The fine arts center will be open for hundreds of performance dates each year. Events hosted at the center will include University Interscholastic League music and theater competitions, concerts, senior high musicals, and more, according to district staff.

“We have a very robust first-year docket [of events scheduled],” said Weston Keifer, technical manager for the Robinson Fine Arts Center. “We have very few dates open [for next year]. Basically, we're booking up to July of 2022 in order to accommodate standing PISD events as well as fine arts events for the school year.”


The facility at 1800 Alma Drive was approved as part of PISD’s $481 million bond referendum in 2016. Its venues include the 1,502-seat Main Stage Auditorium with a balcony level, the black box-style Studio Theater, the Dance/Rehearsal Studio that will host UIL competitions, and the Legacy Gallery art showroom, which is equipped to display a variety of creations.

“We are known for the quality of our arts programs—fine arts [and] performing arts—and our kids are excellent,” Bonser said. “They aspire [to] and achieve excellence in the arts, and to have a facility that matches their level of commitment to the arts is absolutely the right thing for this community.”

The center was originally expected to be finished by late 2019, but weather-related issues pushed the start of construction back to April 2019. Further delays related to COVID-19 postponed a planned opening for earlier this year, Bonser said.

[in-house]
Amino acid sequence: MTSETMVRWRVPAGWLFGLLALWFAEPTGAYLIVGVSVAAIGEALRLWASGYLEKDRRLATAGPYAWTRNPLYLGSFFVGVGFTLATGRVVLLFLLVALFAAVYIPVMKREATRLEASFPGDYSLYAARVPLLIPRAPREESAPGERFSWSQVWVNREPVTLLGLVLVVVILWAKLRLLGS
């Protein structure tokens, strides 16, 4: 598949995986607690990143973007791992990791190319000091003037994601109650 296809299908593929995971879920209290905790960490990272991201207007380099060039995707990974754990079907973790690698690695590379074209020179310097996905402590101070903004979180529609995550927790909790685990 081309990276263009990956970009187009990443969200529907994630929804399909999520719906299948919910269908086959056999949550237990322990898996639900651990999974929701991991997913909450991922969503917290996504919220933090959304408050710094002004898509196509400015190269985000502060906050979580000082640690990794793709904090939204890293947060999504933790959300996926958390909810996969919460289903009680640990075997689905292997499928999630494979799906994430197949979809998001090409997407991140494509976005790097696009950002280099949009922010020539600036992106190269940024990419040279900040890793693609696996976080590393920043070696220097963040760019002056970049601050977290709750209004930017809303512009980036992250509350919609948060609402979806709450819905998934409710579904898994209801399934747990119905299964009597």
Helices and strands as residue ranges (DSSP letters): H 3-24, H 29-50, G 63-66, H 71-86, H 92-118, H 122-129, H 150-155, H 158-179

The center is expected to cost $400,000-$500,000 per year to operate, she said. The PISD Education Foundation began a $3.2 million Staging the Future Endowment Campaign in May to help pay for a portion of the center’s annual operating costs. That campaign was seeded with a $500,000 bequest from the Robinson Family Trust. The campaign is slated to continue through June of next year with the goal of making an annual contribution of $150,000 to help pay for the center’s yearly operating costs.

“The No. 1 purpose [of the fine arts center] is for use by the students of the district,” said Missy Bender, president-elect of the PISD Education Foundation board. “Second to that will be the opportunity given to community groups and businesses to rent the facility. That [will] help to offset [the district’s] operating cost.”

The fine arts center was named in honor of Robbie and Lynore Robinson, who were longtime champions of the arts in Plano, according to a district news release.

“In Plano, we have valued providing many different opportunities for [students] to find their home, and one of those places is the fine arts,” Bender said. “If [students] find their home in the visual or performing arts, they can also have a home here where they can celebrate that with the community.”

For more information about the Robinson Fine Arts Center and the endowment campaign, visit www.pisd.edu/rfac.


By William C. Wadsack

Senior Reporter, Plano/Richardson

William joined Community Impact Newspaper in December 2019. He previously served as managing editor of several daily and weekly publications in North Texas and his native state of Louisiana.